-—————I don’t know about 90%, but it is significant for sure.——————
Which is the bottom line.
In the search for solutions outside of government, this is surely a piece of the puzzle.
Instead of turning to marxists to solve this problem, I’d prefer to urge the telcos to make greater use of the existing fiber infrastructure.
I’m ready to cancel for another reason. I get 4 movies a month (used to get 6) and every since I cut it to 4 a month 3 months ago, it takes netflix a WEEK to credit my account and send another movie. I can mail 1 movie back on Monday, Tuesday, Wednesday, & Thursday and netflix will not credit my account till the following Tuesday for all 4.
I used to praise them to no end but come June 23, I plan to cancel I have had to report them lost for the past month just to get credit
Emanuelle in America is definitely what most would call x rated. Note the NR (not Rated) ny Netflix.
Hm, that’s at least one that seems to fit the description, I guess.
There are several more, most from foreign sources, none of the outright xxx advertised porn from the US.
Also some of their R rated are very very close to porn. I won’t give you the titles as you are not interested in these types of movies.
Netflix is a great source of older and hard to find movies for all tastes. My beef with them now is they won’t credit my account for a week. I have had to report them lost the past 4 weeks to get credit.
That isn't the problem. This is mostly backbone and inter-city stuff. Load problems come because ISP's didn't build-out their local networks enough to support the bandwidth they've sold to customers. You know that when they tell 10,000 people they get 10 Mbps, there isn't 100 Gbps available. But now that enough customers are actually using their 10 Mbps, there's a problem. The lie could only last so long. So far the private sector solution has been to increase local capacity a bit, but also to crack down in some devious ways on those customers who dare to use their contracted bandwidth.
I have to give kudos to Time Warner Cable for honestly playing with different pricing structures, and to Verizon for supporting landline net neutrality (although VZW doesn't like it for wireless). Unfortunately, they're only numbers 3 and 4 in the market. The main culprits have been numbers 1 and 2, Comcast and AT&T, and obviously they tend to be worst in places where they have a monopoly.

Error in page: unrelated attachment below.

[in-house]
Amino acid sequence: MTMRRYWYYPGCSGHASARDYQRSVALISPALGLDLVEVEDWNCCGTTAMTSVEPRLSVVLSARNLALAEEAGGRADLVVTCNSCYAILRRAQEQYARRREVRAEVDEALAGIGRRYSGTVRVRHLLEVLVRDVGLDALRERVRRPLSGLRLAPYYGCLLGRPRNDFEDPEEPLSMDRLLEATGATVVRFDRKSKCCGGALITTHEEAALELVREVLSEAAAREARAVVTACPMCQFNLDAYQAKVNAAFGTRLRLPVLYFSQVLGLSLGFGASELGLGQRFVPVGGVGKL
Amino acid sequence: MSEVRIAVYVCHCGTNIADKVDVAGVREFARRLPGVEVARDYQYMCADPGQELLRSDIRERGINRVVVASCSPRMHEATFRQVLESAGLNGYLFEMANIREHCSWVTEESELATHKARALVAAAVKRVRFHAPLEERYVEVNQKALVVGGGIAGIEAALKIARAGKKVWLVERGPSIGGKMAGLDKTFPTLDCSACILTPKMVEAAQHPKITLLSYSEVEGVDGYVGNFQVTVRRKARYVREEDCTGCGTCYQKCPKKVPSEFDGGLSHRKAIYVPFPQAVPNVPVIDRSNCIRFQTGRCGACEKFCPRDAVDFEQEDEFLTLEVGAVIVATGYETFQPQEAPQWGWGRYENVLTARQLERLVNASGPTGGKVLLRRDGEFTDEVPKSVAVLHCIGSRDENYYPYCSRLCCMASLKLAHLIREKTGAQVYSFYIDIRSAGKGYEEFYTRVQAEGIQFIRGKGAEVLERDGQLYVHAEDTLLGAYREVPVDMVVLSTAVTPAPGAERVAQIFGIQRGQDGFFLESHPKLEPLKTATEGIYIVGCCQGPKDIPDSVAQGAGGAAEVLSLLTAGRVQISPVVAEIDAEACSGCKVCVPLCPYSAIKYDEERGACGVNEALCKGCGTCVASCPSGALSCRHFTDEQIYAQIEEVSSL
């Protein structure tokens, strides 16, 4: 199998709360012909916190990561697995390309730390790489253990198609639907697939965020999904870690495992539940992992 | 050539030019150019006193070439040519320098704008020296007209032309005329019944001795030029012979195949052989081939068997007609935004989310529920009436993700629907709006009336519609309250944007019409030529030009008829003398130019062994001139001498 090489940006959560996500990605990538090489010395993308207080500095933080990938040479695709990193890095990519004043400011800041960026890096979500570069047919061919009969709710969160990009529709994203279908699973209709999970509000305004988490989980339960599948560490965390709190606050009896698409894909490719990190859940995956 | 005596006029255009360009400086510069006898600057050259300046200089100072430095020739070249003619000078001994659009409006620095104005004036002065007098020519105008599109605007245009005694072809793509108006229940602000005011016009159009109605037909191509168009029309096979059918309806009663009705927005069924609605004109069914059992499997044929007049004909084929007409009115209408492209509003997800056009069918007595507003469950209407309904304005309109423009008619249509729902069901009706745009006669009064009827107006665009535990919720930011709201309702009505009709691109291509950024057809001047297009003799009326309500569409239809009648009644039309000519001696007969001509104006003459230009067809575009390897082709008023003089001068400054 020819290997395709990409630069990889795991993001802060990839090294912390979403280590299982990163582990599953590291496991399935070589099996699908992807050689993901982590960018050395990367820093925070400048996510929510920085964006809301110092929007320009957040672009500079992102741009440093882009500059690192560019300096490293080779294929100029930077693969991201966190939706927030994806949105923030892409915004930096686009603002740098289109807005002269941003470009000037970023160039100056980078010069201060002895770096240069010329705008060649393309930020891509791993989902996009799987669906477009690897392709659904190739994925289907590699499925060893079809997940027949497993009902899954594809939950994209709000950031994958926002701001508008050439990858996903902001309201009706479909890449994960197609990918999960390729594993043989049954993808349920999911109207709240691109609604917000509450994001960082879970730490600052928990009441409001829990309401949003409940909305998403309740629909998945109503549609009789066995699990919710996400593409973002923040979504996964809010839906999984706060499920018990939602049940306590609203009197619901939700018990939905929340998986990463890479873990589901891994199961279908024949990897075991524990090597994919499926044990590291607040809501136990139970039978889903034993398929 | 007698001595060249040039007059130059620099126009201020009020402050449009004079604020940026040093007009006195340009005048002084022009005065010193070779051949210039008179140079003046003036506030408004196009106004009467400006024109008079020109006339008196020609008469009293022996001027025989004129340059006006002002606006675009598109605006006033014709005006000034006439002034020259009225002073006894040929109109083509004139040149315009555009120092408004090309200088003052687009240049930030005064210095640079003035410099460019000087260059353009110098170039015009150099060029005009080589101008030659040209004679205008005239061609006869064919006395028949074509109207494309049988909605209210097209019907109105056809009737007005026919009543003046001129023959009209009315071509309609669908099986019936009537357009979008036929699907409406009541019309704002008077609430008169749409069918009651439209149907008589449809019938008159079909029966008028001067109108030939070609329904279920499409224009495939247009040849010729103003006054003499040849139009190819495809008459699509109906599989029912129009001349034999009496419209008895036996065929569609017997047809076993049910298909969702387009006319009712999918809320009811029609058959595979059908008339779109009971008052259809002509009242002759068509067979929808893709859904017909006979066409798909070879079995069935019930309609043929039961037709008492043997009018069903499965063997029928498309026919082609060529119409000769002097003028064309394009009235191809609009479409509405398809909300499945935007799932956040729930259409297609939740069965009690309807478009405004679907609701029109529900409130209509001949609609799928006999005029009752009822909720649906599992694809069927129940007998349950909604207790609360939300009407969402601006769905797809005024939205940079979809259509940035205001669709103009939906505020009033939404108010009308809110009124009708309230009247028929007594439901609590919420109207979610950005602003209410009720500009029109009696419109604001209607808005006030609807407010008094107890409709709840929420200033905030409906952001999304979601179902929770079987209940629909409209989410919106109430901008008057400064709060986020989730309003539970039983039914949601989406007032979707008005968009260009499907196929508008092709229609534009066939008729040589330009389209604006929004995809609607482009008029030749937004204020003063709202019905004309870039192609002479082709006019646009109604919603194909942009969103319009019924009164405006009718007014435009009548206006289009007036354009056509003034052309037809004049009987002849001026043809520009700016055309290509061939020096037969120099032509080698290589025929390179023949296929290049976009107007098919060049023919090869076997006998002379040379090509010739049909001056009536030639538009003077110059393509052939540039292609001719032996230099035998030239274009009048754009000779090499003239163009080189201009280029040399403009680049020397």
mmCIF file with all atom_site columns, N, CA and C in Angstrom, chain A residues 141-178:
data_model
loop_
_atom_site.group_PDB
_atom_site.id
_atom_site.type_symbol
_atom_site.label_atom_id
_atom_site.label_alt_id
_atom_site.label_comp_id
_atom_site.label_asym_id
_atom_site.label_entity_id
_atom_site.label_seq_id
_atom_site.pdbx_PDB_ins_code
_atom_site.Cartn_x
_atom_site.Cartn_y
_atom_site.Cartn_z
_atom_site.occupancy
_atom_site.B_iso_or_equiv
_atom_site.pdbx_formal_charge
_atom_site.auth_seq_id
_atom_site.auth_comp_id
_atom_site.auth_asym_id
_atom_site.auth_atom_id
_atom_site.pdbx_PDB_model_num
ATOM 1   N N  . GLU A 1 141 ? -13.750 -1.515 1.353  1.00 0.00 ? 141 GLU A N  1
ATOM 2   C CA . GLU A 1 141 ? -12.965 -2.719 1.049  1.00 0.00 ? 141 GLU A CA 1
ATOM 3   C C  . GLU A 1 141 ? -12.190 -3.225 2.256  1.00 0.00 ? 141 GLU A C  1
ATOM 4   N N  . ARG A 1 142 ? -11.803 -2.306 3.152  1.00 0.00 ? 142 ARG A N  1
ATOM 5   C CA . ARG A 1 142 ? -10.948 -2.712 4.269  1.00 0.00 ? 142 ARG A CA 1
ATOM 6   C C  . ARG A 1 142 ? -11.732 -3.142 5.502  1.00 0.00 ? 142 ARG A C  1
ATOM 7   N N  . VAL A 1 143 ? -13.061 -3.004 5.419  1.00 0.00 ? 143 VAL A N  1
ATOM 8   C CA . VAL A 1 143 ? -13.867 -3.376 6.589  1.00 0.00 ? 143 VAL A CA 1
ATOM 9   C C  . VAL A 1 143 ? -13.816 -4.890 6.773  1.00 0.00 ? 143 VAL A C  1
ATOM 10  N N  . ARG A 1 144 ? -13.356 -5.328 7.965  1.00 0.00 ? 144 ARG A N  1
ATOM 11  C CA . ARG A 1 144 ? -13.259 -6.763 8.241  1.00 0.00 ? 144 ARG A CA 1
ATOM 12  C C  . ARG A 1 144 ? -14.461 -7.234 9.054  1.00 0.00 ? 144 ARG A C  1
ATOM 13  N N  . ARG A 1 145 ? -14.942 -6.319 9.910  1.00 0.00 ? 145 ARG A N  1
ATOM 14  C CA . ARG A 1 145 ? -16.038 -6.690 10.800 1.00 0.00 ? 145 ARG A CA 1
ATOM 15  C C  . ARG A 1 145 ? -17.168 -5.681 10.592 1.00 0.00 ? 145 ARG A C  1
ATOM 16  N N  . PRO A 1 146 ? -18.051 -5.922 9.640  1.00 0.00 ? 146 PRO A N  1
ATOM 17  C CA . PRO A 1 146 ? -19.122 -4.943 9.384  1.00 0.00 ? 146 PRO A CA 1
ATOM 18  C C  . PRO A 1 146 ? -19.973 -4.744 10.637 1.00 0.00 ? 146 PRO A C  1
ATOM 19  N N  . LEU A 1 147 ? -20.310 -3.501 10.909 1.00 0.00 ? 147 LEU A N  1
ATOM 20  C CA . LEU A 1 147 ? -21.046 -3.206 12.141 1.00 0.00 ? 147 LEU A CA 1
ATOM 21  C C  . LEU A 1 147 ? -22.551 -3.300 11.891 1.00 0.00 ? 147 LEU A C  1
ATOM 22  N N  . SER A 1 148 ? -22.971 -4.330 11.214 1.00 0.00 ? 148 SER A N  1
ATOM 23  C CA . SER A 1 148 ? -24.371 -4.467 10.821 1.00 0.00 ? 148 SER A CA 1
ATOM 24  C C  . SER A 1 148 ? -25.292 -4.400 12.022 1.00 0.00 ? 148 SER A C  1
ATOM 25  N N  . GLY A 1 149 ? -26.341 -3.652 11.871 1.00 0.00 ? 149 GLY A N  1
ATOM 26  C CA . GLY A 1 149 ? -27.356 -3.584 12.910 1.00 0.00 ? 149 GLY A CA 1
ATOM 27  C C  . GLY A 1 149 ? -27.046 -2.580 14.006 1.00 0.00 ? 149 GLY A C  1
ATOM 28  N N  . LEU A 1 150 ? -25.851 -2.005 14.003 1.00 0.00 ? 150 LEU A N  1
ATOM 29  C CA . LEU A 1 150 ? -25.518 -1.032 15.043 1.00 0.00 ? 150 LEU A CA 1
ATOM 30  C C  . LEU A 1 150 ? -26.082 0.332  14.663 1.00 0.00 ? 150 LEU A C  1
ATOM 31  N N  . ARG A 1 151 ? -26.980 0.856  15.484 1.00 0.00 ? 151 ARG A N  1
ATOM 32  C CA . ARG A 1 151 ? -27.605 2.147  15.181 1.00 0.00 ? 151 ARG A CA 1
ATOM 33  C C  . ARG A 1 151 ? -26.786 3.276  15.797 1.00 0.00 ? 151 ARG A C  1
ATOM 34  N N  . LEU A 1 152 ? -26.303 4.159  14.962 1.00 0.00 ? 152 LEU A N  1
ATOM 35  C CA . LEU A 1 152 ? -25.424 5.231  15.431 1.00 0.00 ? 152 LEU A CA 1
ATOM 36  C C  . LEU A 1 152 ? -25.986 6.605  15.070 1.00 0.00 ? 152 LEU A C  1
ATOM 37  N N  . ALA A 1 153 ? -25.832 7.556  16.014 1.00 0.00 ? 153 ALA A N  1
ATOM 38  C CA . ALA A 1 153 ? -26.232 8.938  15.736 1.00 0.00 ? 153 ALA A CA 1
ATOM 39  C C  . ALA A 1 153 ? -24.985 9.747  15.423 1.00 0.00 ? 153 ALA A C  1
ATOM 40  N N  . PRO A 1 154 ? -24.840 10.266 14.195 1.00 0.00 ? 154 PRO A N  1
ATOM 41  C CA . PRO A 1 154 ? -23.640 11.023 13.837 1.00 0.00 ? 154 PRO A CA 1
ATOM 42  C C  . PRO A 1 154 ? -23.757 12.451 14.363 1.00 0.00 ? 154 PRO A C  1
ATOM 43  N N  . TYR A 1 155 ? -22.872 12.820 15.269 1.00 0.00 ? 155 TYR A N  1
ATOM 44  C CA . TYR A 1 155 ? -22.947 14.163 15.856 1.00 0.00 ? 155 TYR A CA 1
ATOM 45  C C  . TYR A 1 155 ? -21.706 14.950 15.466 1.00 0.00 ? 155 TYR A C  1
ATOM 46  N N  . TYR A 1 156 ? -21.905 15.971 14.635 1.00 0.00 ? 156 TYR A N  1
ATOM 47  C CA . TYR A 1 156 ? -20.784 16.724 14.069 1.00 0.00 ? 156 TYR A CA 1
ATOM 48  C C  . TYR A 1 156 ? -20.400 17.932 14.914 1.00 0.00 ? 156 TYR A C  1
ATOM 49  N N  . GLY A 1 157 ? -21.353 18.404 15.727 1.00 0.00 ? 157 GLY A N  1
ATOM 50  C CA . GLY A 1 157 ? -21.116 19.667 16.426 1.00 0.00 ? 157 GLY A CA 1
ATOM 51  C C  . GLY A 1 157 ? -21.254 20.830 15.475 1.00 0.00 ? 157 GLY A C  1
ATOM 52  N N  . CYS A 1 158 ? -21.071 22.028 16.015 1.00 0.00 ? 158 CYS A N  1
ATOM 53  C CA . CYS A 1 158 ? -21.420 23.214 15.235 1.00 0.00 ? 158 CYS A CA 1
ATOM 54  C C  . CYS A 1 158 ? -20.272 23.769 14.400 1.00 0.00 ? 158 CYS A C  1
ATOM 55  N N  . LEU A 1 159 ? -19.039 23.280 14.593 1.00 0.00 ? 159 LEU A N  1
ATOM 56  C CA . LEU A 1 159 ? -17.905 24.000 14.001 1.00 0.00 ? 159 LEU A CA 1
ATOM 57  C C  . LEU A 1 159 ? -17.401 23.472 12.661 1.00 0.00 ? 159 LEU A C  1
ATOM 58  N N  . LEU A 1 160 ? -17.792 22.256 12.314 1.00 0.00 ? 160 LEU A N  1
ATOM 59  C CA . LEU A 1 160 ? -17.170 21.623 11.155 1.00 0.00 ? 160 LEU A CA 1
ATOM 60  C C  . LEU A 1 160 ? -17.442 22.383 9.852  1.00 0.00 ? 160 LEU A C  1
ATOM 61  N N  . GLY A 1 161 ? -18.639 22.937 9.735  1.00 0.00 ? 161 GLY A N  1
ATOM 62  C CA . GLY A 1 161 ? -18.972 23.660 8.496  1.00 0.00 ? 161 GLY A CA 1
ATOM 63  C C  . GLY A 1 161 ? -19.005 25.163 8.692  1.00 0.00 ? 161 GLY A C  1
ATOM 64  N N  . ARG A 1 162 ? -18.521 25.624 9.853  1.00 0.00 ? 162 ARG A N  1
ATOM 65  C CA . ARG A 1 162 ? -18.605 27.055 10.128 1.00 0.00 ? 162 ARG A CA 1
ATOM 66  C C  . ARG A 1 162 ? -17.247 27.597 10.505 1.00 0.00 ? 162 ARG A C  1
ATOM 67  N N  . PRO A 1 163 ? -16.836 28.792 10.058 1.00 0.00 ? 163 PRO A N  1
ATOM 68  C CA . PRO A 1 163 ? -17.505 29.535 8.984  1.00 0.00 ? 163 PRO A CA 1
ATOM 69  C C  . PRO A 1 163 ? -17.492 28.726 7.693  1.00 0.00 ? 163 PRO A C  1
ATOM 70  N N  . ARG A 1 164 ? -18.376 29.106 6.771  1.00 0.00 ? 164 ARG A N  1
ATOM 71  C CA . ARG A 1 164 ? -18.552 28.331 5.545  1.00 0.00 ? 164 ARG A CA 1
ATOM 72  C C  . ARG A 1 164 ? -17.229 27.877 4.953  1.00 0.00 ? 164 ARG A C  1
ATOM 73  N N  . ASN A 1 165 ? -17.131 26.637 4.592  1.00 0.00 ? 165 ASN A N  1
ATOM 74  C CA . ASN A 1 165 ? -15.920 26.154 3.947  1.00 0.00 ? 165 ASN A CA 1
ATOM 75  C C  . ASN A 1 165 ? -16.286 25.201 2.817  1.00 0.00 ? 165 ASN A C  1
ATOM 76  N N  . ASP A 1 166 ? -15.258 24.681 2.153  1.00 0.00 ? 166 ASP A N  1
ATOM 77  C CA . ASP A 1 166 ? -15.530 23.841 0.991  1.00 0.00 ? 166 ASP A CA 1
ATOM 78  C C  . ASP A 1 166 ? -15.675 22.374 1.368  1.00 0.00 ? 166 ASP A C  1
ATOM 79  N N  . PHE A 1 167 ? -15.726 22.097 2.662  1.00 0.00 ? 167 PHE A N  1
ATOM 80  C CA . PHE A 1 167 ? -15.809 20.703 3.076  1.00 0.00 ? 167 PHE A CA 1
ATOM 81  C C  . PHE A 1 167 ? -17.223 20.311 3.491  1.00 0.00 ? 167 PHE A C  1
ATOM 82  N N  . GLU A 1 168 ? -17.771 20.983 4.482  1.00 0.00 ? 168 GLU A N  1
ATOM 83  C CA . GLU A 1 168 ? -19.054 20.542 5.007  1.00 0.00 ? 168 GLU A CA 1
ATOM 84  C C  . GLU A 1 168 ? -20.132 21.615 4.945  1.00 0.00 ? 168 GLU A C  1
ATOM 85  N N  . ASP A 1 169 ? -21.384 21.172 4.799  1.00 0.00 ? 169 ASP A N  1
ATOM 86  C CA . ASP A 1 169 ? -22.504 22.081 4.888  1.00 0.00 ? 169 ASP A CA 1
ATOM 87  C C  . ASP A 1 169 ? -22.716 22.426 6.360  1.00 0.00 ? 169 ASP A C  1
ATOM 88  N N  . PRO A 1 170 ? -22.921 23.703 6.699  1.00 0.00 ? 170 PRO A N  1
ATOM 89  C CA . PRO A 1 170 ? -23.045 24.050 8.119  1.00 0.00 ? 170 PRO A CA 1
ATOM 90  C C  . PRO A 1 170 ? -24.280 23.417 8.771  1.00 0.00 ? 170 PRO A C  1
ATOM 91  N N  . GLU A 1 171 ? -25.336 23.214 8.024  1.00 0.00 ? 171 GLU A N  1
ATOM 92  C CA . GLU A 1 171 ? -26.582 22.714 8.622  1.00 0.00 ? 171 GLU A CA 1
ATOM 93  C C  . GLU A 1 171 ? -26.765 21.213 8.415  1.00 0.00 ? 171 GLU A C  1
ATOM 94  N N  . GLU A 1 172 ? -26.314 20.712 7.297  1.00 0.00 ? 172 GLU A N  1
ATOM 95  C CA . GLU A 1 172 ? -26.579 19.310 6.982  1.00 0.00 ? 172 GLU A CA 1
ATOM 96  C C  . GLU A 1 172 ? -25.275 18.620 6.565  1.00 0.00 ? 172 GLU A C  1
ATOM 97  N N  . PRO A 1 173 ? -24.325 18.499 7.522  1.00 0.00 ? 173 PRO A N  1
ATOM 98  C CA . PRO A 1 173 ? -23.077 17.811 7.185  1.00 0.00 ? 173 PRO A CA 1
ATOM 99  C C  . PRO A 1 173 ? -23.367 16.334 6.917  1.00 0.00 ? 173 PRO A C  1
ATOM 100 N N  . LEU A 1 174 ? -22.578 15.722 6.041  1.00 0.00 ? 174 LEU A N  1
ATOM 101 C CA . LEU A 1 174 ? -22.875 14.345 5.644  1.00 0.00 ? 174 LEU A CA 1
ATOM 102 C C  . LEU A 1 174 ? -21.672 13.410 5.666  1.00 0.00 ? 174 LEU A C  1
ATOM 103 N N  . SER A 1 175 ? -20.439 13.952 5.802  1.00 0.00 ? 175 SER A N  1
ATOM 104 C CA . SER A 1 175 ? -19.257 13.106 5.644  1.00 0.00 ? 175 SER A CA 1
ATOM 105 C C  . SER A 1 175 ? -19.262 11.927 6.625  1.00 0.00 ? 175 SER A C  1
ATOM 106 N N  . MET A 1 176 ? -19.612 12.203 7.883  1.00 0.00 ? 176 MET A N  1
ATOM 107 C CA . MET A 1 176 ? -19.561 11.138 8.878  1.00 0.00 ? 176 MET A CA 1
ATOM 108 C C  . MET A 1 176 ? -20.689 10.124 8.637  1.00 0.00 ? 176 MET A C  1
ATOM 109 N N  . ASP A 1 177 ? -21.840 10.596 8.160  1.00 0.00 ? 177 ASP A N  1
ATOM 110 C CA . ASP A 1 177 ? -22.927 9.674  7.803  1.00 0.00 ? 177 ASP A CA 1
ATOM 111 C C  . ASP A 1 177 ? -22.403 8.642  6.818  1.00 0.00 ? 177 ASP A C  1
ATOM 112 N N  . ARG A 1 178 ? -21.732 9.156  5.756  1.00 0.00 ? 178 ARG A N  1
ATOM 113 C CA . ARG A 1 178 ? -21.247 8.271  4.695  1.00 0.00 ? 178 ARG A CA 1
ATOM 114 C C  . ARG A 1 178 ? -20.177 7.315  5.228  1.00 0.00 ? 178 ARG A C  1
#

Probably because heads of telcos have said that Internet companies need to "pay their fair share." That means the company who wants to go on the ISP's lines needs to pay the ISP. Logically, companies that don't pay don't get through quite as well, or at all.
I think what you probably will see are bandwidth caps and plan changes.
That's fine. My main problem so far has been when companies advertised X bandwidth, contracted with customers for X bandwidth, and then penalized customers who actually used X bandwidth as "abusers" of the system. That and when X protocol used a lot of bandwidth, the ISP interfered with the traffic.
I'd rather see it done the non-neutral way and have Netflix sit down with the ISPs and work out a deal that would save both of their business models.
That's not the way the Internet works. Netflix is Level 3's customer to get the data out, you are your ISP's customer to get the data in. There is no direct business relationship between Netflix and your ISP. There are peering arrangements at the level of where the backbone networks meet, and that's a different and very complicated issue.
Okay, so call your ISP and get your own line. Or just get a business account. Then, you'll be paying the full freight for your connection.
Oh, and thanks for the 'very complicated' lesson in 'how the internet works'. It's always educational to converse with someone ignorant enough of history to advocate for the government imposing 'neutrality'. Thanks for taking the time and as Abraham Lincoln would say: Thanks for removing all doubt.
-—————That isn’t the problem. This is mostly backbone and inter-city stuff. Load problems come because ISP’s didn’t build-out their local networks enough to support the bandwidth they’ve sold to customers.——————
I see what you mean. This isn’t a coast-to-coast issue. It’s a NYC-to-NYC issue.(for example)
We’ve got fat coast-to-coast pipes. Locally a bunch of customers are connected by, say, cable. All that cable is centralized in a neighborhood connection, which goes upstream to another centralization, etc, then goes out on the backbone. Each of these connections has a bandwidth limit.